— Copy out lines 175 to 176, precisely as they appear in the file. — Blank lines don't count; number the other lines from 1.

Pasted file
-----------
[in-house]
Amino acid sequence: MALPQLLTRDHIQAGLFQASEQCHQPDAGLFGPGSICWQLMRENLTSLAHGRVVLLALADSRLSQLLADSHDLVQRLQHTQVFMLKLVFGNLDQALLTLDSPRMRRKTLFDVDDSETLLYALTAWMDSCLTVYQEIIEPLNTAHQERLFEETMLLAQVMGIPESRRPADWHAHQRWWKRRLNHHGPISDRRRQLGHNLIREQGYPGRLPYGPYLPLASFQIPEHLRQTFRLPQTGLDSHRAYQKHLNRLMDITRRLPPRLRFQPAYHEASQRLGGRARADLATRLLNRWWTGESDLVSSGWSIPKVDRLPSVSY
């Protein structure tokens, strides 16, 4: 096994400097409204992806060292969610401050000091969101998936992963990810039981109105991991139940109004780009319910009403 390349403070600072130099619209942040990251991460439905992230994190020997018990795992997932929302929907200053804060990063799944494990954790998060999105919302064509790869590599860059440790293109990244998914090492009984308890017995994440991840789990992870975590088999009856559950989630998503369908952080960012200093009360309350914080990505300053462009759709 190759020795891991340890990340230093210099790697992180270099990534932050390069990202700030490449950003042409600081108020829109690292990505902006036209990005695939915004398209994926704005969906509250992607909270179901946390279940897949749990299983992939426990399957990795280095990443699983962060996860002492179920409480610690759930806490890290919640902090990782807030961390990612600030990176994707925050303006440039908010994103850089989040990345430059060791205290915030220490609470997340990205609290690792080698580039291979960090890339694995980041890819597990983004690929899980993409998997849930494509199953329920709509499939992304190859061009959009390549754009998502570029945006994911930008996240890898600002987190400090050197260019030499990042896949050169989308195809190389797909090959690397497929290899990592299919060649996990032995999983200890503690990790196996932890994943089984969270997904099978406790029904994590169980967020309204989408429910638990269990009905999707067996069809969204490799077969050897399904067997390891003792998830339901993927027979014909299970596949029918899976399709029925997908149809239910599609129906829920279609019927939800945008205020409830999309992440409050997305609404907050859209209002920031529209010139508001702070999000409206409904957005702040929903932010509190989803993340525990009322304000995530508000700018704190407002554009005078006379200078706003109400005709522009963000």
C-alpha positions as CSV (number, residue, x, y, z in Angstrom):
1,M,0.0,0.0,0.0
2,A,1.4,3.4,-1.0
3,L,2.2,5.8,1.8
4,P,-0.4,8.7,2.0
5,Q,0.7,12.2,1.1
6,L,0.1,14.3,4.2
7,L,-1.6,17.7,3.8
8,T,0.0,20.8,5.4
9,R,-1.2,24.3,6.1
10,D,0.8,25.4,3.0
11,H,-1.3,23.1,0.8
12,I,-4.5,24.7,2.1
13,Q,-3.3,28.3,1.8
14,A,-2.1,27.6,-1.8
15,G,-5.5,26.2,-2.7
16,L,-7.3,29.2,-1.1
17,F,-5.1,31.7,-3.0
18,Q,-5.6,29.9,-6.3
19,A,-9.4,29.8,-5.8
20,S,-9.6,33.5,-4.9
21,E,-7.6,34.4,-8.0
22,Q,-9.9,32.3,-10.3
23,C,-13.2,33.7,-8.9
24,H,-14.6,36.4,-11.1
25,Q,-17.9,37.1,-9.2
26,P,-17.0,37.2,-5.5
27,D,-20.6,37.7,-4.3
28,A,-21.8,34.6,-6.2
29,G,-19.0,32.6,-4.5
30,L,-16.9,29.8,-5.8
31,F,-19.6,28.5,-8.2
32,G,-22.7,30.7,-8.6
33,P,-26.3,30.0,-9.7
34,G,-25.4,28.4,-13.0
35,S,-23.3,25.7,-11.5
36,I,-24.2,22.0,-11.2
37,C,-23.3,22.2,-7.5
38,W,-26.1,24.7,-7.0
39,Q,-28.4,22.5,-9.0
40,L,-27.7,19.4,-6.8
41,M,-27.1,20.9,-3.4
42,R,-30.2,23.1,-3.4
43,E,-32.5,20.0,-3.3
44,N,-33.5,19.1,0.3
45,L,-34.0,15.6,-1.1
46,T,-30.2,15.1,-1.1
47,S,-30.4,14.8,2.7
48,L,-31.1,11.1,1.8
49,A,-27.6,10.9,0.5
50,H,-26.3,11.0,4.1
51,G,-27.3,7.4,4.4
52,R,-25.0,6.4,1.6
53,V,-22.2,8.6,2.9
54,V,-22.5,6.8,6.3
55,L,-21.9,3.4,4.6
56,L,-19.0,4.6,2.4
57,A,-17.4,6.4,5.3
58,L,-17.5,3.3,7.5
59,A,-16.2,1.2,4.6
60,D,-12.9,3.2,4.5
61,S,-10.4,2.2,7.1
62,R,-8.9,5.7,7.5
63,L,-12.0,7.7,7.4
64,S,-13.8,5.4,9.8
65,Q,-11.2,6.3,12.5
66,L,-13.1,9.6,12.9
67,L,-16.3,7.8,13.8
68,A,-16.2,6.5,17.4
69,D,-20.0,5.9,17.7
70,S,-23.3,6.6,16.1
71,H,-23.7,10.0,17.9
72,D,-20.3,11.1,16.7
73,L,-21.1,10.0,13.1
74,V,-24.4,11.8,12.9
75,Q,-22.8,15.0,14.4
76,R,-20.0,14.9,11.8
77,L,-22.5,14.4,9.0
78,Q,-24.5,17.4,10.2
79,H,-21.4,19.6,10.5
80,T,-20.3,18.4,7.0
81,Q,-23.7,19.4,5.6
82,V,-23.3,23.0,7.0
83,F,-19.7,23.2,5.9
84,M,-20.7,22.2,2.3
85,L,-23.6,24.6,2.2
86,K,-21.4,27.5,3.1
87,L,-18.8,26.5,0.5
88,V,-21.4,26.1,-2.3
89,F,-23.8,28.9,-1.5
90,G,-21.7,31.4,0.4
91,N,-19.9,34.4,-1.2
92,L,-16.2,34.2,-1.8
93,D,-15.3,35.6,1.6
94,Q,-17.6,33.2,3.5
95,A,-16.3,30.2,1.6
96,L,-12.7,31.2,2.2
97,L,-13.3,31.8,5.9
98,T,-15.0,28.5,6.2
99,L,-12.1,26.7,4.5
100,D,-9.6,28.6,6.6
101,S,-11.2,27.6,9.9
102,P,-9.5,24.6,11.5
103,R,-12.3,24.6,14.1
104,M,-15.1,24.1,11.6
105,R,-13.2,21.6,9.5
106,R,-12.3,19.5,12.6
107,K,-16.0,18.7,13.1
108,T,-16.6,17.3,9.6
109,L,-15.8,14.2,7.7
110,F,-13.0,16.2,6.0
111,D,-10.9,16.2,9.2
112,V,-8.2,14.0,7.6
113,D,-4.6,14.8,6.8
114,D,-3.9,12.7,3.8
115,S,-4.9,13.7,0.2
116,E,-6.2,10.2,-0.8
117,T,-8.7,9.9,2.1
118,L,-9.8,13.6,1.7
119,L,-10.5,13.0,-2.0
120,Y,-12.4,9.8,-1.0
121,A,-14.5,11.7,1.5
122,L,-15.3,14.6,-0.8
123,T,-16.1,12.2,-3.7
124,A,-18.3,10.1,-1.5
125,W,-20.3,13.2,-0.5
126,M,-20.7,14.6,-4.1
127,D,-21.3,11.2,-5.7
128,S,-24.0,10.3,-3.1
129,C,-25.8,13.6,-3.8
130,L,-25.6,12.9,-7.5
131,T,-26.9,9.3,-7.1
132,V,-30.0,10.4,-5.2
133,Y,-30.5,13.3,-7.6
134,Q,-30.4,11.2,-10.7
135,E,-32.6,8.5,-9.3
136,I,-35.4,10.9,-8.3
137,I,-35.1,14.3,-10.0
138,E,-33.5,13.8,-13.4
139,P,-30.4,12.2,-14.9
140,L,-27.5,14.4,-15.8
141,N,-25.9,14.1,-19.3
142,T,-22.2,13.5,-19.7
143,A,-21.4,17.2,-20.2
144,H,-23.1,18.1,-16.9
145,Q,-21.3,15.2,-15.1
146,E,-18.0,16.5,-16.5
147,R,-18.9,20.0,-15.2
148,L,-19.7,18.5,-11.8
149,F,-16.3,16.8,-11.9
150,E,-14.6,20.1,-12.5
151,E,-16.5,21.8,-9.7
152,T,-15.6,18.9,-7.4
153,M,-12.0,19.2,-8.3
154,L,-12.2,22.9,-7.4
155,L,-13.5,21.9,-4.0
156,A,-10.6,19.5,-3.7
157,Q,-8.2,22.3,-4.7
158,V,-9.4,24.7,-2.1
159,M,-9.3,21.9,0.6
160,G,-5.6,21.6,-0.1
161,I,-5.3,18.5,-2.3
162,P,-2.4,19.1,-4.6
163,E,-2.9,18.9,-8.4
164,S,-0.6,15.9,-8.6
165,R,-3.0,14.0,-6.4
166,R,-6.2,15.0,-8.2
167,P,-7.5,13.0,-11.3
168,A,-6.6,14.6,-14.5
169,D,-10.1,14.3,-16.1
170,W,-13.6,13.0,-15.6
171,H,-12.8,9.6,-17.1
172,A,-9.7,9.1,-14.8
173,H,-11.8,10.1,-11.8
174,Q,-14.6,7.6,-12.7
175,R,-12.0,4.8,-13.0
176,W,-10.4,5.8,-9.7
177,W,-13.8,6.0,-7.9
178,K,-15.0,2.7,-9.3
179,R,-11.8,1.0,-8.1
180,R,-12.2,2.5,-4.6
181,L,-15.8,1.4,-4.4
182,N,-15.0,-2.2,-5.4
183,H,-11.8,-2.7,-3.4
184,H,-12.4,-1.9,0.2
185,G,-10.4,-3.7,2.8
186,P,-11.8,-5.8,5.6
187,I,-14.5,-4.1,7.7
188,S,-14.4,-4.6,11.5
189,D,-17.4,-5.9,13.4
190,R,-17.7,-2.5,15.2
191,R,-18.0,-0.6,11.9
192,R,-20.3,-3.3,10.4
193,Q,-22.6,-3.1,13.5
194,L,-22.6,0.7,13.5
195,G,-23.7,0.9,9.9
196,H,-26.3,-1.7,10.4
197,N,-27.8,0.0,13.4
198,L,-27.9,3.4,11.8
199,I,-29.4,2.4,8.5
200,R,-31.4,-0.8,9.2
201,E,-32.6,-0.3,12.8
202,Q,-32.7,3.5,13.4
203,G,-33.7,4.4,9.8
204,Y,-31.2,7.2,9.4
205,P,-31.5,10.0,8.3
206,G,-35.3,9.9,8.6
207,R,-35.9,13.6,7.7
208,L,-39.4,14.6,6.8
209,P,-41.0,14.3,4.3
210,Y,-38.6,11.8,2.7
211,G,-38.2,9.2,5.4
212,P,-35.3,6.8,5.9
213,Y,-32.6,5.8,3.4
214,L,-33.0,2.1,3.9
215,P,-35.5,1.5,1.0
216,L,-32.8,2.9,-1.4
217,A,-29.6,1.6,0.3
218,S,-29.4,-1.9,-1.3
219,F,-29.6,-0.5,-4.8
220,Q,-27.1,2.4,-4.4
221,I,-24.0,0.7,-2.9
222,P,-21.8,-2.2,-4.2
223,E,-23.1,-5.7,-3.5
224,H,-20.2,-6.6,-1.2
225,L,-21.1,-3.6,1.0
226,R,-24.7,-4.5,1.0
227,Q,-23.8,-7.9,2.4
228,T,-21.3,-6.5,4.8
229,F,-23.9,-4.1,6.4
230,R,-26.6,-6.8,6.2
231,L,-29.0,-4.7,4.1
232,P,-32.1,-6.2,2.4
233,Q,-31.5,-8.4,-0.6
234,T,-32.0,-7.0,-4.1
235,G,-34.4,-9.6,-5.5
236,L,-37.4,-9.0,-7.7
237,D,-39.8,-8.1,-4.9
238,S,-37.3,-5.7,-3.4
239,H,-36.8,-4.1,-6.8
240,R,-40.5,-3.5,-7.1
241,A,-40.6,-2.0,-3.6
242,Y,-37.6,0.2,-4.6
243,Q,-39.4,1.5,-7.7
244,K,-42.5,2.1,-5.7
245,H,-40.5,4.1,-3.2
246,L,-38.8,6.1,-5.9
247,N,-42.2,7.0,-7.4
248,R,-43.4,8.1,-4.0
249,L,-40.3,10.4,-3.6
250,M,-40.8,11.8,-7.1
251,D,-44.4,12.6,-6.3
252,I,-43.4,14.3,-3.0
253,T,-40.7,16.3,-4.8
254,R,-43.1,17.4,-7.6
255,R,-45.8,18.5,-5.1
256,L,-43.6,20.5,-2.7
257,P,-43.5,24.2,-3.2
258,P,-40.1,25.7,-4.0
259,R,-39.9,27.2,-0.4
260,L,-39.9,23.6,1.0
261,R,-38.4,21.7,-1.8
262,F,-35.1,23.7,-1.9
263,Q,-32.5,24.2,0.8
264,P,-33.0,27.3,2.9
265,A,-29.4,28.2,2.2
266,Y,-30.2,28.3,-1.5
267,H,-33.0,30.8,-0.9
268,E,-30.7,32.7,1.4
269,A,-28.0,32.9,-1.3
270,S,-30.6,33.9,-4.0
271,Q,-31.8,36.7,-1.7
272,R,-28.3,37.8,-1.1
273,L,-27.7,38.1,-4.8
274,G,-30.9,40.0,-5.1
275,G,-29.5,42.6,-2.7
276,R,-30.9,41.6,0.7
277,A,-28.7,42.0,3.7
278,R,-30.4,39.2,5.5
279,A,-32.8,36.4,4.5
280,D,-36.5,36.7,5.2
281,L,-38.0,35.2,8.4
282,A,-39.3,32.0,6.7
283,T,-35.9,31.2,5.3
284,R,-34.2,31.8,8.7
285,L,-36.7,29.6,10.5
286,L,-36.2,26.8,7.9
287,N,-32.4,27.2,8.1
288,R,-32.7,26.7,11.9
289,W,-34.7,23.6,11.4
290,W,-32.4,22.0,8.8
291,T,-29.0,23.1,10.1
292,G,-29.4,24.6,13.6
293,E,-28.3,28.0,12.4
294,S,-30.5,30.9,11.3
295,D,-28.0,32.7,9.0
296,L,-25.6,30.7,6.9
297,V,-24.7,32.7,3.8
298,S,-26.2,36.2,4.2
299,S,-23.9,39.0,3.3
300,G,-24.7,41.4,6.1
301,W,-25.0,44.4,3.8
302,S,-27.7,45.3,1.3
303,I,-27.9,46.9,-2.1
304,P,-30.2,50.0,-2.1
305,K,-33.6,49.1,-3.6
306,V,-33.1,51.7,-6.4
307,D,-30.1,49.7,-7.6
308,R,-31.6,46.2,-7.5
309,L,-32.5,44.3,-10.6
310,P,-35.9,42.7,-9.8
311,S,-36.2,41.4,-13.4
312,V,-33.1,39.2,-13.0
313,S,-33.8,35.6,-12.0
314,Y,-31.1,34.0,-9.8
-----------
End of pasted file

171,H,-12.8,9.6,-17.1
172,A,-9.7,9.1,-14.8